Yong Green Food

So in the past year I’d gotten highly jealous every time I saw Yong Green Food pop up in write ups around the foodie-sphere. “Oh, but why is it not me that gets to write about kimchi pancakes?” I would lament from the depths of my fainting couch (every lady should have one). I made pact after pact with myself that it would be the very next next place I visited, oh yes… and then all of a sudden it’d been open for a year and I still hadn’t got there!

Then one day kicking it back in the staff room, Nadine turned to me and said “So I had this amazing dinner the other day at this place on Brunswick Street called Yong Green Food…”

I sat bolt upright. “You’ve been to Yong Green Food?”

“Yeah, it was all Korean and vegetarian, I figured you must have eaten there.”


“Wow, I’m finding this moment right now quite confronting.”


Fortunately I was able to calm down enough to reassure Nadine that I wasn’t on the verge of having some kind of violent episode, and to organise a dinner date with her and Muffin.

The first piece of advice I can offer about Yong Green Food is to get there EARLY. I figured to myself “Hey, a Tuesday night at 6.30, going to be easy to get a table.” False. I was lucky enough to slip onto the last four-person table, and then spent the time waiting for the others to show watching a lot of people getting turned away. Yong Green is doing very, VERY well for itself.

I was about to find out why. While waiting for my compatriots to arrive, I ordered a pot of quince honey tea to mull over. A giant pot was delivered to the table, and this astounding sweet aroma engulfed me. If you like gorgeous, fruity tea that completely overwhelms any stresses that currently reside in you and renders you a happy, peaceful, nattering blob by the time your friends arrive (“This tea, guys! Wow, this tea…”) you will be well served.

To the dishes! Well, obviously I went with the kimchi pancake with soy mayo. The pancake itself is enormous, reaching the very edges of the dinner plate it was served on, yet was thin and crispy, and all in all lived up to my high expectations. The soy mayo was an utter revelation, especially as I’ve always found regular mayonnaise to be an obnoxious condiment.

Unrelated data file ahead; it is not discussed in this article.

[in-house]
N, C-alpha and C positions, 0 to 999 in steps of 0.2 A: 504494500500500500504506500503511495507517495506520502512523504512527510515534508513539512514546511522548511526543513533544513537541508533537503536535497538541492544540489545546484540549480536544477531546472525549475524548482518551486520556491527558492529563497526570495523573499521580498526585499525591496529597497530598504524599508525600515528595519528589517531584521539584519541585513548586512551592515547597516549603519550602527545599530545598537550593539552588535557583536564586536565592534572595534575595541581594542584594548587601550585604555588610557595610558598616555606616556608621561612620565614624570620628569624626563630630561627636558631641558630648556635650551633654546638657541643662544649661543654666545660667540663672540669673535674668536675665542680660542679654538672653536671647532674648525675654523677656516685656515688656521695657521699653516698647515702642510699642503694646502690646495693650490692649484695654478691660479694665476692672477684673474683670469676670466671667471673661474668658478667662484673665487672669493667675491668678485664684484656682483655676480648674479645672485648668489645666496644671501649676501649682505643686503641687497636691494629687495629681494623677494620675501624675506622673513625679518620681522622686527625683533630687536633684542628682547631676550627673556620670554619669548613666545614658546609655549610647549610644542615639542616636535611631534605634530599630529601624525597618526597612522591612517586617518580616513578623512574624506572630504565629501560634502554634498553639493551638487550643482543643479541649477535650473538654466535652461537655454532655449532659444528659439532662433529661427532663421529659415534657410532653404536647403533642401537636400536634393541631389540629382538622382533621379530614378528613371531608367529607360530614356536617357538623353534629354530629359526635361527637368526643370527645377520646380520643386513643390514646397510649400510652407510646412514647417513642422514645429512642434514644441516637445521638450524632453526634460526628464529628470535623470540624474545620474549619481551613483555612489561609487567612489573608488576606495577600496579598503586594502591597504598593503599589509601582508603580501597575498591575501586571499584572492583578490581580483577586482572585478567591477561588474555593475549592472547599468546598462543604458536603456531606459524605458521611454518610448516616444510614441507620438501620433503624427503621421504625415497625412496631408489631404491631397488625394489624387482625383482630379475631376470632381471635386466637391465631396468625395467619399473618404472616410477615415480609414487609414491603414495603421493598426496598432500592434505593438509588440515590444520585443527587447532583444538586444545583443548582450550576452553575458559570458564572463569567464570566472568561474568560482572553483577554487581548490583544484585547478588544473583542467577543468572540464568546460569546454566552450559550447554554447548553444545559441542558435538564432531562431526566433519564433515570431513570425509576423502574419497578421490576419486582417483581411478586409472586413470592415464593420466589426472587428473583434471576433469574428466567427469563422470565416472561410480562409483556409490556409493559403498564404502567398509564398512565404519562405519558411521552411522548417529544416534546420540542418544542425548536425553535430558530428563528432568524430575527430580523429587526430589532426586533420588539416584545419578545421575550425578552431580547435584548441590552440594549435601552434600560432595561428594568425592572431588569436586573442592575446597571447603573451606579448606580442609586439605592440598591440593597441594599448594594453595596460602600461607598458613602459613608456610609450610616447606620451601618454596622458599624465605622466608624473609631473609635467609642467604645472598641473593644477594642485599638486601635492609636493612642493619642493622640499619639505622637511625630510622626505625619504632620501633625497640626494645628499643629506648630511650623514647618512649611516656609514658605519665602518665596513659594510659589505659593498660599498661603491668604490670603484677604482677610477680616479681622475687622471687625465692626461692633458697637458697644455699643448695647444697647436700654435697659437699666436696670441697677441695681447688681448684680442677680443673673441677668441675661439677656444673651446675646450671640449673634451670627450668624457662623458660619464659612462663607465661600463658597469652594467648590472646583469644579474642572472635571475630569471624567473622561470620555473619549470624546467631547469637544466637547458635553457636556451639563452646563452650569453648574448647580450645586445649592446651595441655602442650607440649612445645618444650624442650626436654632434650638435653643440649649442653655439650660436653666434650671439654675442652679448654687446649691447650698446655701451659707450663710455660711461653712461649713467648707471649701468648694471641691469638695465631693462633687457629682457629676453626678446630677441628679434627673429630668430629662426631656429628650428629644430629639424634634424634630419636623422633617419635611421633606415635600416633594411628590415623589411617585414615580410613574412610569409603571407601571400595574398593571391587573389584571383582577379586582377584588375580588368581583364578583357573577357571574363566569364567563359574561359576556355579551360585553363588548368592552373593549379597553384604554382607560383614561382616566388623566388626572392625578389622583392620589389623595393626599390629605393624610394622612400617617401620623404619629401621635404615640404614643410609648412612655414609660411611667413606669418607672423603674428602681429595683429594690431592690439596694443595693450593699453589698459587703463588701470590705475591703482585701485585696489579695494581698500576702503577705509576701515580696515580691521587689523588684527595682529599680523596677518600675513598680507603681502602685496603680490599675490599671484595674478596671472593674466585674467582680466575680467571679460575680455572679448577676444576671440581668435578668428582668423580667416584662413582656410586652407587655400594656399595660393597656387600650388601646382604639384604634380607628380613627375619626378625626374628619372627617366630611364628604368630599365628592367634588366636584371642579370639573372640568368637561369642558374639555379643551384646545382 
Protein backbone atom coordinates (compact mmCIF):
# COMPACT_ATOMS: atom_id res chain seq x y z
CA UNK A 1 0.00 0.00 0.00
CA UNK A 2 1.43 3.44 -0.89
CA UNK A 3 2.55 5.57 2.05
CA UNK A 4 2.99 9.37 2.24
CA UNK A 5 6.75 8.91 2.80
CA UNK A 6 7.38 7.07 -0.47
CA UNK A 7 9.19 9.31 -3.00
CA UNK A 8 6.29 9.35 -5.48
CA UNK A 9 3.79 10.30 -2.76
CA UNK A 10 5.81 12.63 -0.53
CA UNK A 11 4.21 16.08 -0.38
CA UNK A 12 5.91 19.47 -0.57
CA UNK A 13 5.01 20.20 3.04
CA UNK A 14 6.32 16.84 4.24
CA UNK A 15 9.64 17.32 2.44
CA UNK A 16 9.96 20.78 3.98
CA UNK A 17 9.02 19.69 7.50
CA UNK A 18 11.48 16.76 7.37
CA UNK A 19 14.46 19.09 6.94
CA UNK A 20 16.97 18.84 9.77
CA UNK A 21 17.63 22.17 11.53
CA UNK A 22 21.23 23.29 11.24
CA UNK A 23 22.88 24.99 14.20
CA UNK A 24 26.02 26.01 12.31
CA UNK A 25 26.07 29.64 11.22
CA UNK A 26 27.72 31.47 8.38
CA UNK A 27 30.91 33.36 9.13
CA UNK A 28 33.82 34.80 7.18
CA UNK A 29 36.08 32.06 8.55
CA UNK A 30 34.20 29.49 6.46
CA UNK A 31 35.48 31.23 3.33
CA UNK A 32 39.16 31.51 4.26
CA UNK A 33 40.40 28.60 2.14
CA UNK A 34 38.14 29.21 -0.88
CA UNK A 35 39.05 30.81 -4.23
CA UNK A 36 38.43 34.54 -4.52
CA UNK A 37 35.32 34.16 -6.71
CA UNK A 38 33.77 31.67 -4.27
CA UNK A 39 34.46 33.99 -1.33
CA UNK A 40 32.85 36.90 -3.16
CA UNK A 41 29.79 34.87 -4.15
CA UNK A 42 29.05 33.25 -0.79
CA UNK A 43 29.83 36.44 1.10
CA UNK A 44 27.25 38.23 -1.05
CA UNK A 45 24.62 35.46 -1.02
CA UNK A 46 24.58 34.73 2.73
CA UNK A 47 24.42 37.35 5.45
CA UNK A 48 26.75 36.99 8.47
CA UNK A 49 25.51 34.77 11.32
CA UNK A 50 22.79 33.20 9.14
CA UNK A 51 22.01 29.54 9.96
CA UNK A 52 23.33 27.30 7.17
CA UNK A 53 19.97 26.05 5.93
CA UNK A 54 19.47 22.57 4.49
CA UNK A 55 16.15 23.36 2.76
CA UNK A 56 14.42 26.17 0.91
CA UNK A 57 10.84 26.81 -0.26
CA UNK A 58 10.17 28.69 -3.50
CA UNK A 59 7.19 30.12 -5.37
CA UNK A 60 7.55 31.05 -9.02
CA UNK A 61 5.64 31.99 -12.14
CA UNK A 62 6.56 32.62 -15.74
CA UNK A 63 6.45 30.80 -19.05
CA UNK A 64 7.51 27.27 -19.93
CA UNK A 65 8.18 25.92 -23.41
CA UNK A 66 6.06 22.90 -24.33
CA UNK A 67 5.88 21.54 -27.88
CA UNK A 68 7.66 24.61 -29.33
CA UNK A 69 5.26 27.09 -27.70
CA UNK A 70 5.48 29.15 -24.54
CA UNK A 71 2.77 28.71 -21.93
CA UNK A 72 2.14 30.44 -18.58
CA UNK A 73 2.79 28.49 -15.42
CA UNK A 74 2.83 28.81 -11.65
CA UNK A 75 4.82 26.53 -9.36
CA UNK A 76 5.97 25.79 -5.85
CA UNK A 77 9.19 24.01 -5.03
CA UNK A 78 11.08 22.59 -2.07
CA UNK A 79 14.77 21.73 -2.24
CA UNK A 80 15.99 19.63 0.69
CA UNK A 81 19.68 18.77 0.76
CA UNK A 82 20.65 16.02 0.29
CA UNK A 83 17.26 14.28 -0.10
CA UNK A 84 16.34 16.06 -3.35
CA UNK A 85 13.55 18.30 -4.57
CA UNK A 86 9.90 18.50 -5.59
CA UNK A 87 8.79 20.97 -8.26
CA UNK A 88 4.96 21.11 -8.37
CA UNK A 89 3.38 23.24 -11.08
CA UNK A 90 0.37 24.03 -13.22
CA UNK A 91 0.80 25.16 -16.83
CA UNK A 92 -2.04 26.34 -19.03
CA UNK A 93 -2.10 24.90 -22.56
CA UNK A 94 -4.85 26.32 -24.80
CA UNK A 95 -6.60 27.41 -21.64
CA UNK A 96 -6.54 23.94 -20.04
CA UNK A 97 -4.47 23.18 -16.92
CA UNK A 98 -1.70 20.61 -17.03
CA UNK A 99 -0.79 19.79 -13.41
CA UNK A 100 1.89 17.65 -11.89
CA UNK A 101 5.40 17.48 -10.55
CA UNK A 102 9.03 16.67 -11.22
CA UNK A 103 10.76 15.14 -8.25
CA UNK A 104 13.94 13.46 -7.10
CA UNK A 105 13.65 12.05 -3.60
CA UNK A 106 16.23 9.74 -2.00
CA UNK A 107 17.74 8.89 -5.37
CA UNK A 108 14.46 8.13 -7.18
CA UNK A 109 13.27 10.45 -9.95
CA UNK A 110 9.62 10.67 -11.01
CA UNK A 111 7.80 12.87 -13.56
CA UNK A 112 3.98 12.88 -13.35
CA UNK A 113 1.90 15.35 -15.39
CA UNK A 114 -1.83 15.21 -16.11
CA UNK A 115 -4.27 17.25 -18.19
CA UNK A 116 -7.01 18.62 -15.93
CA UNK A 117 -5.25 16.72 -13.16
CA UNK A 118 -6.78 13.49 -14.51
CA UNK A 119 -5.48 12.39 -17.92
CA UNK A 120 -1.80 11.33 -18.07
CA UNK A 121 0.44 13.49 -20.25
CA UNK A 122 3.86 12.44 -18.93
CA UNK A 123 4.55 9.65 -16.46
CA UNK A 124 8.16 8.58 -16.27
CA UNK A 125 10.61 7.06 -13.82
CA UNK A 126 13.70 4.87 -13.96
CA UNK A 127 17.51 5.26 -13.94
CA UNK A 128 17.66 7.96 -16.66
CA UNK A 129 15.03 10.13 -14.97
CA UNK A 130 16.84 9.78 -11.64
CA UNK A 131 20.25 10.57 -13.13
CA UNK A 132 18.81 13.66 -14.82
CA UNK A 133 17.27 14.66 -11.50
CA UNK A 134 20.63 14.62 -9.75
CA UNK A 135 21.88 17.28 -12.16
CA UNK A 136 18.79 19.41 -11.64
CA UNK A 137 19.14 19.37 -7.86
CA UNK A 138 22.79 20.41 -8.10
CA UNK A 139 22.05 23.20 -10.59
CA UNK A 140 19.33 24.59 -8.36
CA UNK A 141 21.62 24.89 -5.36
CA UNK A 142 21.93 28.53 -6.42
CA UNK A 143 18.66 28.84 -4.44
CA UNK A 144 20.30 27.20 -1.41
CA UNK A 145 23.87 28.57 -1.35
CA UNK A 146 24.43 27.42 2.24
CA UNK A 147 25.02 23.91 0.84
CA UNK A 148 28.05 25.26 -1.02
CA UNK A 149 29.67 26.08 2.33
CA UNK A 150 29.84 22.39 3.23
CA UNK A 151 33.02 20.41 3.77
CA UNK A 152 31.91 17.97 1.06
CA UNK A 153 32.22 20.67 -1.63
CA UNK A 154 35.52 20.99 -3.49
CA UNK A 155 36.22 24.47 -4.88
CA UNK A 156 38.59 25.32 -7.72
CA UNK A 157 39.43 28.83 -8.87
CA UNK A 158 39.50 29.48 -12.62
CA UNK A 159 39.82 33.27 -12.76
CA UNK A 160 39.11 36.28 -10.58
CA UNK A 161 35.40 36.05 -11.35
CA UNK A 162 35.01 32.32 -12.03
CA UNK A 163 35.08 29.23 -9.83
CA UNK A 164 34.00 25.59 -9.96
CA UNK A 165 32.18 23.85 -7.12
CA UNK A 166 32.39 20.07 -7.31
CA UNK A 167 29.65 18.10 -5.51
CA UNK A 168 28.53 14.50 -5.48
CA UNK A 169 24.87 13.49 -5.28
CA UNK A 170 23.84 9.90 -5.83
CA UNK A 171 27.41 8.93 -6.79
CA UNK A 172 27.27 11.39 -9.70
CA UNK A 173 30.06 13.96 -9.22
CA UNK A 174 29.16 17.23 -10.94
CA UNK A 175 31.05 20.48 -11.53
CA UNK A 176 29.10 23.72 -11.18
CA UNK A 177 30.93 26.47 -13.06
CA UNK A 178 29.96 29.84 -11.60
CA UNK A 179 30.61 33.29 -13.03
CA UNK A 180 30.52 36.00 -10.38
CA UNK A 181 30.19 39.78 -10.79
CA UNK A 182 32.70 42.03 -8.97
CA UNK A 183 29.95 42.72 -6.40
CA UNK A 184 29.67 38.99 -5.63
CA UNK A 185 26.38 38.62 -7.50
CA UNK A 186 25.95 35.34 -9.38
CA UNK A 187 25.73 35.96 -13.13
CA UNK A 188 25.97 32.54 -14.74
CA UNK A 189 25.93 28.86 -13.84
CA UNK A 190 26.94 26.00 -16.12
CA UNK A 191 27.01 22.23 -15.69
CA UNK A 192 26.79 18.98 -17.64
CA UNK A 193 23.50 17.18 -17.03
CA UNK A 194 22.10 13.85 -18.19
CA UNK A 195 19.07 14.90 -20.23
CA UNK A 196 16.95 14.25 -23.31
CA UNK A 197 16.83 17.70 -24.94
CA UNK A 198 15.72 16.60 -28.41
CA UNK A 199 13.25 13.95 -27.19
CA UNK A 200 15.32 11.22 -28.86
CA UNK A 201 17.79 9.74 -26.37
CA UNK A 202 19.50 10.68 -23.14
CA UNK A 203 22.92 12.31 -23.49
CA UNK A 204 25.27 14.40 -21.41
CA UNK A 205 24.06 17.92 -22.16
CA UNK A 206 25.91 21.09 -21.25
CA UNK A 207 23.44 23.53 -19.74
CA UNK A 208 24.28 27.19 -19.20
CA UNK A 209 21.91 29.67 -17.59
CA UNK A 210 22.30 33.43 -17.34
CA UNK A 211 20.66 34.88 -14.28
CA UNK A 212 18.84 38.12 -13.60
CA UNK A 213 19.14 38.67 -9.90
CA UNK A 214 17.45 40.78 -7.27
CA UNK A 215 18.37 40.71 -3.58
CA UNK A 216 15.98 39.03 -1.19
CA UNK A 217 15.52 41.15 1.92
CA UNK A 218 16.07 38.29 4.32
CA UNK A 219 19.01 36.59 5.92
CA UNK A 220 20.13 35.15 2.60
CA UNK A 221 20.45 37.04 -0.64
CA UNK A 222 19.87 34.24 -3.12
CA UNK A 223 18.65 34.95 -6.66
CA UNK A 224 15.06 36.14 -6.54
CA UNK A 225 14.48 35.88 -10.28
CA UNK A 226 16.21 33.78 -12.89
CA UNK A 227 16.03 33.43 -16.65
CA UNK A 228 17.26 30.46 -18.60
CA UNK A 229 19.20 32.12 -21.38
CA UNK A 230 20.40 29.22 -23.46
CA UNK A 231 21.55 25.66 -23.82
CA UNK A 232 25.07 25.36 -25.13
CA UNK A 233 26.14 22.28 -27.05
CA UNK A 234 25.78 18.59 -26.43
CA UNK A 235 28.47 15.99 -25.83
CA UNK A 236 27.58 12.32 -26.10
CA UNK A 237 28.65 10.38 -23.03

Nadine also ordered the pancake (probably because I hadn’t shut up about it for days), yet was full of trepidation when informed that kimchi is fermented chilli cabbage. “Is it hot? Oh no, I don’t like things too spicy!” The pancake did have a reasonable kick of spice to it, yet once spread with the amazing soy mayo the spice was held back to a pleasant level. Soy mayo, you can be my condiment of choice anytime.

Muffin ordered some kimchi gyoza that she shared around. The skins were thin and crisp, the filling not quite as hot as the pancake but still retaining that agreeable tart kimchi tang, and the sharp dipping sauce rounded it off nicely.

For my main I went with the ‘dragon bowl’, which was essentially a fresh, light version of bibimbap, with brown rice, tofu, beansprouts, grated carrot, pickled purple cabbage, mixed salad leaves and a healthy blobbing of Korean chilli paste. This was a perfect solid main meal, with each component providing interest and contrast (I particularly liked the sweetness of the beanshoots, which seemed to have been marinated beforehand). Again, if you were afeared of heat, I would recommend asking whether they could dial back the chilli paste when you order, there was a lot of it, enough to make me slow down a bit towards the end to ingest more tea, and I’m normally okay with Korean chilli paste!

Time to finish off with a dessert three-way, with blueberry raw cheesecake, raw carrot cake, and chocolate fudge. Although we ordered these to share, the three of us managed to become partial to a different one each. For me the blueberry cheesecake was the perfect way to end the meal, with the almond and berry overtones smooth and juicy in your mouth, and having a very pleasing texture that wasn’t as grainy as some raw cakes I’ve had in the past. Nadine was a fan of the carrot cake, while Muffin took a liking to the fudge, championing it in the face of myself and Nadine’s shrugs of “It’s not BAD, it’s just… it’s not CAKE!”

Yong Green Food is a utter winner in my book. It’s vegetarian and is having what appears to be an obscene amount of fun in pushing what it can do with veggie cuisine. The staff are friendly, the fit-out gorgeous (pro-tip: Hayley will love your restaurant aesthetically if you cover a whole wall with a mural of a giant dragon), it’s the whole box and dice, people. Get along, and have a kimchi pancake for me.

Yong Green Food

421 Brunswick Street, Fitzroy

Ph: 9417 3338

3 thoughts on “Yong Green Food

  1. I love the assumption that Vegetarian + Korean = Hayley. Hee

    Also my grandma made me so many kimchi pancakes once that I haven’t eaten one in about two years, but this post makes me want one NOW.

    • If I am only ever to be known for two things I would be pretty happy with those two definitions (though I should probably learn more Korean besides ‘bibimbap’ and ‘jabchae’). Oh my goodness we should totally go on a kimchi pancake crawl! I feel like this might be my true calling.

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